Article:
This week, a motorcyclist caught riding his motocrosser and popping wheelies around his neighbourhood with his three-year-old son on the petrol tank has been given five years and four months in jail for the offence, which was made worse by the fact that neither wore a helmet and the plonker at the handlebars didn't have a licence.
Good decision, I reckon, and certainly better than reading about the death of the child.
This, of course, was not in New Zealand, where not having a licence is regarded as meaning you have nothing to lose, and riding motorcross bikes on neighbours' grassy suburban berms is seen merely as "horsing around".
No, it was in Britain, where the offences were seen from a police helicopter, and justice was meted out quickly and neatly.
The reason I use the words "horsing around" is because that was the phrase used to describe the actions of a 14-year-old from down our street who terrorised the neighbourhood two years ago at Christmas time, rapping his CR450 Honda motocrosser up and down the street, on the pavement and on the grass verge for several hours, and narrowly missing reversing motorists trying to exit their own driveways.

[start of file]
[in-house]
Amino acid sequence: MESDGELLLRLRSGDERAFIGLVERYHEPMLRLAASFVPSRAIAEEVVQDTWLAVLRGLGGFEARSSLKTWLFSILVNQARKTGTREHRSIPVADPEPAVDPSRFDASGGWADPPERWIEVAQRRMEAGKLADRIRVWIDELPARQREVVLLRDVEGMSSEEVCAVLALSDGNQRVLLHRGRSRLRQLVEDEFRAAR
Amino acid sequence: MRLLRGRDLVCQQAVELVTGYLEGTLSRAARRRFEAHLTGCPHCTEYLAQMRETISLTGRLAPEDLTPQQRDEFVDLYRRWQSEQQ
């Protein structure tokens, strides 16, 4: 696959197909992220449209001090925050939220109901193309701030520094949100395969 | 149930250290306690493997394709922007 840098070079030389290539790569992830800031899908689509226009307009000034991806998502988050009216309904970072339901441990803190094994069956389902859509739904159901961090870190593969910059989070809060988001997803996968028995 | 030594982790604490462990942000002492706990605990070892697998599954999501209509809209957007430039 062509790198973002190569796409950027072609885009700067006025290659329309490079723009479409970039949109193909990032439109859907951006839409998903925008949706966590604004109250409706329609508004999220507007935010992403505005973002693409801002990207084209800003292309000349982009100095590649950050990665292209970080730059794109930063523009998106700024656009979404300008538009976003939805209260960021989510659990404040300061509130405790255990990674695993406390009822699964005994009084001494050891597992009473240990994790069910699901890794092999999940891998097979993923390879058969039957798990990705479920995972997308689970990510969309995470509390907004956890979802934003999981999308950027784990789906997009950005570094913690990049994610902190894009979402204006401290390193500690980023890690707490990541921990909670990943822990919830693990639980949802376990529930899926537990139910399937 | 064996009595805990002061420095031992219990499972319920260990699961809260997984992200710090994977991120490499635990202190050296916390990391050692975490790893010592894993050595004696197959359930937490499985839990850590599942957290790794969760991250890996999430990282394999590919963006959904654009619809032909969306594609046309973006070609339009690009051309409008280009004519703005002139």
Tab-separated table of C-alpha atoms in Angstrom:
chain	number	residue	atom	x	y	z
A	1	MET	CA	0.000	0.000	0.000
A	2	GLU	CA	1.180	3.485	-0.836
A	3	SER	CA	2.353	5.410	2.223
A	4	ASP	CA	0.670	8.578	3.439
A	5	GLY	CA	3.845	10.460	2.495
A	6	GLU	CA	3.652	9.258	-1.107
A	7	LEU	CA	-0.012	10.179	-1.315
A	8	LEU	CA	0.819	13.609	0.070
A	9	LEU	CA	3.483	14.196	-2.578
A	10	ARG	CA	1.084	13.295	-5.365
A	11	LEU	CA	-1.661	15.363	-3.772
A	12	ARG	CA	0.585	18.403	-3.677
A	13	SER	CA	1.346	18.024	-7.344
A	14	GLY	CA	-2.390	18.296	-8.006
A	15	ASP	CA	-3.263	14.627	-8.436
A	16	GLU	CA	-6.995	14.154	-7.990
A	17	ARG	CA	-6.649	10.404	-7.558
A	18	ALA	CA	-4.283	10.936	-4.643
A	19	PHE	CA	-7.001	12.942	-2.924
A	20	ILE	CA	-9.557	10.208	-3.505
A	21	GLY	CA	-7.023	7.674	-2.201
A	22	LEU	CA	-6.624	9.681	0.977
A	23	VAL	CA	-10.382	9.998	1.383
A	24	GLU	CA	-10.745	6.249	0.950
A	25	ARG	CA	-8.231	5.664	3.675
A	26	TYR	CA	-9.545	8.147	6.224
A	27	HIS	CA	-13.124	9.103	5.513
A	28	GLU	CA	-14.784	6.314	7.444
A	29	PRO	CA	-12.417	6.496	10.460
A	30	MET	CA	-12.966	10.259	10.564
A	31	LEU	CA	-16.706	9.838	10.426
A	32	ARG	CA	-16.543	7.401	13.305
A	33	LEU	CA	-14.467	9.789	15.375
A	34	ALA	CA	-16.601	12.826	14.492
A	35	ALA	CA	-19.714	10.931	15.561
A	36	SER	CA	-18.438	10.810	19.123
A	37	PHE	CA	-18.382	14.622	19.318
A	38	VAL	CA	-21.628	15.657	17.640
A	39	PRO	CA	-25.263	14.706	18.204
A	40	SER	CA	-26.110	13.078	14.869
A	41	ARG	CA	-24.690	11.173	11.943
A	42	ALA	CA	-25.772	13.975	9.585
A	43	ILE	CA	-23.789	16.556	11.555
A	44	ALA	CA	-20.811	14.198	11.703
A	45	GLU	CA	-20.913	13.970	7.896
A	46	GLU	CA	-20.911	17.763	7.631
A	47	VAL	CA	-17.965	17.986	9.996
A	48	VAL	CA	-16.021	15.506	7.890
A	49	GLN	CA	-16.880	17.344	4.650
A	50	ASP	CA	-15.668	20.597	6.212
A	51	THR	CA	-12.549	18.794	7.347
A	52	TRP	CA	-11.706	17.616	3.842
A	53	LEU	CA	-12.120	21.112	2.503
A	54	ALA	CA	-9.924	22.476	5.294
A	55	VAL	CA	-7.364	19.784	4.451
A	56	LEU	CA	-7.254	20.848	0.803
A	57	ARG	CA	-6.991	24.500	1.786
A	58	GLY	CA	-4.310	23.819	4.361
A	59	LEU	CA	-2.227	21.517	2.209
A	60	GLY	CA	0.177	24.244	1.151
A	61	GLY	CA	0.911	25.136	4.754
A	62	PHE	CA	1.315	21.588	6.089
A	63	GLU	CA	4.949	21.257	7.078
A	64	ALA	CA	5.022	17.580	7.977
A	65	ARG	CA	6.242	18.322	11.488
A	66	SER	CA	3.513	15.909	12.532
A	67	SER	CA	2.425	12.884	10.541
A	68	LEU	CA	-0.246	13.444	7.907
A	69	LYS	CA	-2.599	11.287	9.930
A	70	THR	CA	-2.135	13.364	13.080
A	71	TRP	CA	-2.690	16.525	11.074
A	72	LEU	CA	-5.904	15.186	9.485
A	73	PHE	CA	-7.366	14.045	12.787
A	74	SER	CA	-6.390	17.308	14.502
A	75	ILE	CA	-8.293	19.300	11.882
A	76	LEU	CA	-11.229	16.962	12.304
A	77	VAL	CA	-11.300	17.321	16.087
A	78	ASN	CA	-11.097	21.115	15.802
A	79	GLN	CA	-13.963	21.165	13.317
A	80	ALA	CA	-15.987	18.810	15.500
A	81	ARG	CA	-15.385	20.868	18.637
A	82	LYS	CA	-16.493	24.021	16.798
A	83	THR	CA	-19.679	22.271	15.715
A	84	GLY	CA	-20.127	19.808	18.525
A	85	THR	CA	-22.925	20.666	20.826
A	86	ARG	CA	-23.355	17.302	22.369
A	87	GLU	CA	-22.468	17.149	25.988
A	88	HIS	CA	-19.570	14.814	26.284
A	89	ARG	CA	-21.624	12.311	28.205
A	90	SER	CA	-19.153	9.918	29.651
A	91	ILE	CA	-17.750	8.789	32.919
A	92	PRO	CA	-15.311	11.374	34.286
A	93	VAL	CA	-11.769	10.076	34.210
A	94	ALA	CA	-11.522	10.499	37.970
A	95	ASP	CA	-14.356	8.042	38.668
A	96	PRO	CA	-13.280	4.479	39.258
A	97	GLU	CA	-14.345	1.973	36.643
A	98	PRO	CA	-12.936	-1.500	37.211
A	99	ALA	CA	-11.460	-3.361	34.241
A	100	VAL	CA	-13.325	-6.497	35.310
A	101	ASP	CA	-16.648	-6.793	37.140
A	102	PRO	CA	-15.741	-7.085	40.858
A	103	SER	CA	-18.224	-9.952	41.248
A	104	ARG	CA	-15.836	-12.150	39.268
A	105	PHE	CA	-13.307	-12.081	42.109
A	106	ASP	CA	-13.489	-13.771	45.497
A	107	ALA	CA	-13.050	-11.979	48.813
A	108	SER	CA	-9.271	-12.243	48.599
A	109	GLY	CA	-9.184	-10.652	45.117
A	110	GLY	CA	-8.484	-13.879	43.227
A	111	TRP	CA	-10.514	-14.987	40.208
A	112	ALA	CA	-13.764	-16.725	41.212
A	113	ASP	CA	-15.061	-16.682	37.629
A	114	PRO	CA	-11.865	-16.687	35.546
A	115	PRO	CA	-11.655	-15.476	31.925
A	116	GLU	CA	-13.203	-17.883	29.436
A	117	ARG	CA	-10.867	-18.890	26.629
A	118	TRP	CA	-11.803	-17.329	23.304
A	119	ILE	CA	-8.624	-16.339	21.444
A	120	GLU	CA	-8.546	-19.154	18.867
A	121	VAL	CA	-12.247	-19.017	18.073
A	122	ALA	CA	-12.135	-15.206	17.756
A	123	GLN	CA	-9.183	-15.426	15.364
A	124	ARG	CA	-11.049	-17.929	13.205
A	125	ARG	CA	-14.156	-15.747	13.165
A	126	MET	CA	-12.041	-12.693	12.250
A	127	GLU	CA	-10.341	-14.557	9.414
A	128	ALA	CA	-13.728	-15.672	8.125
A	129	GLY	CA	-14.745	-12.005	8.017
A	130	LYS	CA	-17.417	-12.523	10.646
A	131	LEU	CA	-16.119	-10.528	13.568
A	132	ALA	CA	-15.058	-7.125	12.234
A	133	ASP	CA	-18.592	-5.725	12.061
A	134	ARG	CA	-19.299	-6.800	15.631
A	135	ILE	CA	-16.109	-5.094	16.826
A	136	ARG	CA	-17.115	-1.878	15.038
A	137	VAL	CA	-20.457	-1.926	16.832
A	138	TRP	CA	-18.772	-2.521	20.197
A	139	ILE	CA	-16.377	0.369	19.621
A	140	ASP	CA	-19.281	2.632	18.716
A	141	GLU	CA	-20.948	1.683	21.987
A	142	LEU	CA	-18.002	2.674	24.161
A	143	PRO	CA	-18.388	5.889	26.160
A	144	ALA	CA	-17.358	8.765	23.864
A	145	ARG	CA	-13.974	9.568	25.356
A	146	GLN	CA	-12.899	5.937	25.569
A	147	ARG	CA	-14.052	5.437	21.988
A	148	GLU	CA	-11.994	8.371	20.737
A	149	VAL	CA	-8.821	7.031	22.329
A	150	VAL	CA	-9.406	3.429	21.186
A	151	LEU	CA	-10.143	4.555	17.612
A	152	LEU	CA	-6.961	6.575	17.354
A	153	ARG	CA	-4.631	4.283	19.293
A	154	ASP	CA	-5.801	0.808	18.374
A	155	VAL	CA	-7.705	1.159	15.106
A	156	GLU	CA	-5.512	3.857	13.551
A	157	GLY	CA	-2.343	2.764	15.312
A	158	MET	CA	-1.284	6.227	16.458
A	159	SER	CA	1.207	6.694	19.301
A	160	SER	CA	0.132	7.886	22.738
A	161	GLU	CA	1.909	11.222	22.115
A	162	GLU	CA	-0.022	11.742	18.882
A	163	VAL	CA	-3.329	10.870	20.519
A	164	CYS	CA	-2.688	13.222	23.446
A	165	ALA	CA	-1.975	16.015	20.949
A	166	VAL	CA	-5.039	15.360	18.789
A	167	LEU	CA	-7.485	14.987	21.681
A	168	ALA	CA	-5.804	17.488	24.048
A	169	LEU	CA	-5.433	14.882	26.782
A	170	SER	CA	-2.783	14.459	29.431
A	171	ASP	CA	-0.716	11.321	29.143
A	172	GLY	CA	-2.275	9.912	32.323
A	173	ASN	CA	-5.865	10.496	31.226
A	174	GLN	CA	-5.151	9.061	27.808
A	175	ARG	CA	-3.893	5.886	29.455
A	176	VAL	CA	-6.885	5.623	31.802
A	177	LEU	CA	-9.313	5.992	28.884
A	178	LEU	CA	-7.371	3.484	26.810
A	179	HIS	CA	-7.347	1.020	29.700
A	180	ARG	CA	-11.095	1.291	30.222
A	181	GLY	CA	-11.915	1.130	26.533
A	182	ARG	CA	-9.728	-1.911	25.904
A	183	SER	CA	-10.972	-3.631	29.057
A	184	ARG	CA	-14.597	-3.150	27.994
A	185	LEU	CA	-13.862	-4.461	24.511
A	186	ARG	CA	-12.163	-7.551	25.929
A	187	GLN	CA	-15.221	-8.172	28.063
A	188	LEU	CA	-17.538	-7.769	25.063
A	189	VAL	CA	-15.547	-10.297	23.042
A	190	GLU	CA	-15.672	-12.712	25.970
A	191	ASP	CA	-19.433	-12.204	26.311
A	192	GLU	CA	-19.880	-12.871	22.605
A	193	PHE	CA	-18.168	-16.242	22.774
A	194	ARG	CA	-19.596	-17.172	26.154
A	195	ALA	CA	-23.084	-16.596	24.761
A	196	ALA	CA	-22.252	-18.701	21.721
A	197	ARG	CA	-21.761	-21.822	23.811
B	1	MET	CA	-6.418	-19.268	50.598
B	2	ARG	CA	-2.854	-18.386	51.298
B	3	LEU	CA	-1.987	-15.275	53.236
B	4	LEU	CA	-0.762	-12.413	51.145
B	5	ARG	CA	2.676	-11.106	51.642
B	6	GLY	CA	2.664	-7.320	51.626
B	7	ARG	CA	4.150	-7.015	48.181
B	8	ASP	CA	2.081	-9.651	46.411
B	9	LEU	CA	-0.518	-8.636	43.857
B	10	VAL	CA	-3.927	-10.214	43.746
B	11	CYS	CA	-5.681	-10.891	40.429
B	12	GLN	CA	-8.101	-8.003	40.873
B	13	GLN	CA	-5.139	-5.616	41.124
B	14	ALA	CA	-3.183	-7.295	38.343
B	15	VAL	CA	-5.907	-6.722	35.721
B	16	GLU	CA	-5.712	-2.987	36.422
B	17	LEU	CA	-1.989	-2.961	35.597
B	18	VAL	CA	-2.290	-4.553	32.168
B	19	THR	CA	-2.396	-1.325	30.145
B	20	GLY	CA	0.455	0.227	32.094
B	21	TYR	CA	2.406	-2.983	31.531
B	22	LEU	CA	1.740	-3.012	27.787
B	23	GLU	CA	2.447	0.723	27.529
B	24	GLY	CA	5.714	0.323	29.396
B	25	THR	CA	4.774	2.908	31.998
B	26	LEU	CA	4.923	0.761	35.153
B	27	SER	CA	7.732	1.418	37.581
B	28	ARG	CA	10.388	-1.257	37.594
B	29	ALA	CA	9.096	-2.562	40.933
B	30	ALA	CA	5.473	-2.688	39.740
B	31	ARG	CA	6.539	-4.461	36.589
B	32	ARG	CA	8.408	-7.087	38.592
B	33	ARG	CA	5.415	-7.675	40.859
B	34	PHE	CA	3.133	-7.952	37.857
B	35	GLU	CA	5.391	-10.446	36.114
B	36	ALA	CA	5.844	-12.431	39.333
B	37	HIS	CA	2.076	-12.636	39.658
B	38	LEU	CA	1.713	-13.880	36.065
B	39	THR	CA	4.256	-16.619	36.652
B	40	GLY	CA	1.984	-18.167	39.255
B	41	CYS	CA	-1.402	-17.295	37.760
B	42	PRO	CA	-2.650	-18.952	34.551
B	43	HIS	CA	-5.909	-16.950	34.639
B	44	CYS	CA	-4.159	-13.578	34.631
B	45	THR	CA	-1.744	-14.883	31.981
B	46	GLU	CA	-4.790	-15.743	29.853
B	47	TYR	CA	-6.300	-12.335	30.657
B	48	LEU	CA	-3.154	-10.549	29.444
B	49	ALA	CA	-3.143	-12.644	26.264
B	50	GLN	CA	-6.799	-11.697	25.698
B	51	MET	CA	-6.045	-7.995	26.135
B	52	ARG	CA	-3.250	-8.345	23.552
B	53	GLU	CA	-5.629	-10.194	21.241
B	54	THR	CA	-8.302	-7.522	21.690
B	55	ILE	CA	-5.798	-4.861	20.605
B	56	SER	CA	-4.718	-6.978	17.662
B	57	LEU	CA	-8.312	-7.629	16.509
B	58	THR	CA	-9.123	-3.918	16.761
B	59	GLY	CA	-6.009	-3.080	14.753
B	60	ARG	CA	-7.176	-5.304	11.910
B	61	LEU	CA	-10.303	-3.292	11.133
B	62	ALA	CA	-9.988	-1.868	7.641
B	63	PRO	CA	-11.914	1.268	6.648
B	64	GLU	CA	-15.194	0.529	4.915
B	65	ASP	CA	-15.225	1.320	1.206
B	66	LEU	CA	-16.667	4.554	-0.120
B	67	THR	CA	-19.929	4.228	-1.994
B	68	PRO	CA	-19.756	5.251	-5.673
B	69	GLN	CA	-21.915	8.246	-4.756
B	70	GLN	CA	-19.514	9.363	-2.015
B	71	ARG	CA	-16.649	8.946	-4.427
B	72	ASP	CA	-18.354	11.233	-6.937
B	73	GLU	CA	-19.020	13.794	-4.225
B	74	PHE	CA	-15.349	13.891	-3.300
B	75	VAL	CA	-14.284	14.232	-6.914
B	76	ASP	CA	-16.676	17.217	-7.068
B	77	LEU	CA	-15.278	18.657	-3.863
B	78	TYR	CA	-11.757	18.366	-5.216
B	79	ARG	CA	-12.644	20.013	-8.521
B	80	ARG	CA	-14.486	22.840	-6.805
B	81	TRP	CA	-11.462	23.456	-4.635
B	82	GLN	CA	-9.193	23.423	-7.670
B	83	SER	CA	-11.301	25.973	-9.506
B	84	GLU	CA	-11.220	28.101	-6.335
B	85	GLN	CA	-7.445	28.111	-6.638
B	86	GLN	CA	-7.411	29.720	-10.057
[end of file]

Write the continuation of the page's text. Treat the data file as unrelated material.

Call me a curmudgeon, but I rang to complain. His dad old me he couldn't do much about it, as he was merely "horsing around" and was doing no one any harm.
Well, he obviously meant ME some, though, as the little scrote gave me the fingers every time he blasted past on his bike after that, fearless, licenceless and, by dint of his parents' lenient attitude, impervious to any sense of potential consequences or responsibility.
I know, he didn't balance a child on his fuel tank or stuff like that, but a fat fine and confiscation of the bike for a month would at least have caused him to think again. The "severe talking to" I was assured had taken place didn't have any effect at all.
They've moved now, thank heaven, but I haven't forgotten. The divots and tracks carved out by the Honda have mostly gone now, though you can still detect them if you look hard.
One "I told you so" I hope I never have to utter will be the one that could come to mind when I hear news of our scrote finally having fatally collected a wee four- or five-year-old victim on his intrepid berm-to-berm two-wheeled suburban safari in another suburb. Even then, he'd pobably not get five years.
When the curtains twitch, and talkback callers ask "Why didn't the neighbours DO anything?" I'll just shake my head, and say "We did try, but no one was particularly interested."
Next time, I'll call the police - which I guess is what I should have done in the first place.
Let it go, Dave, let it go...
Follow Dave Moore on Twitter - @mooretothepoint
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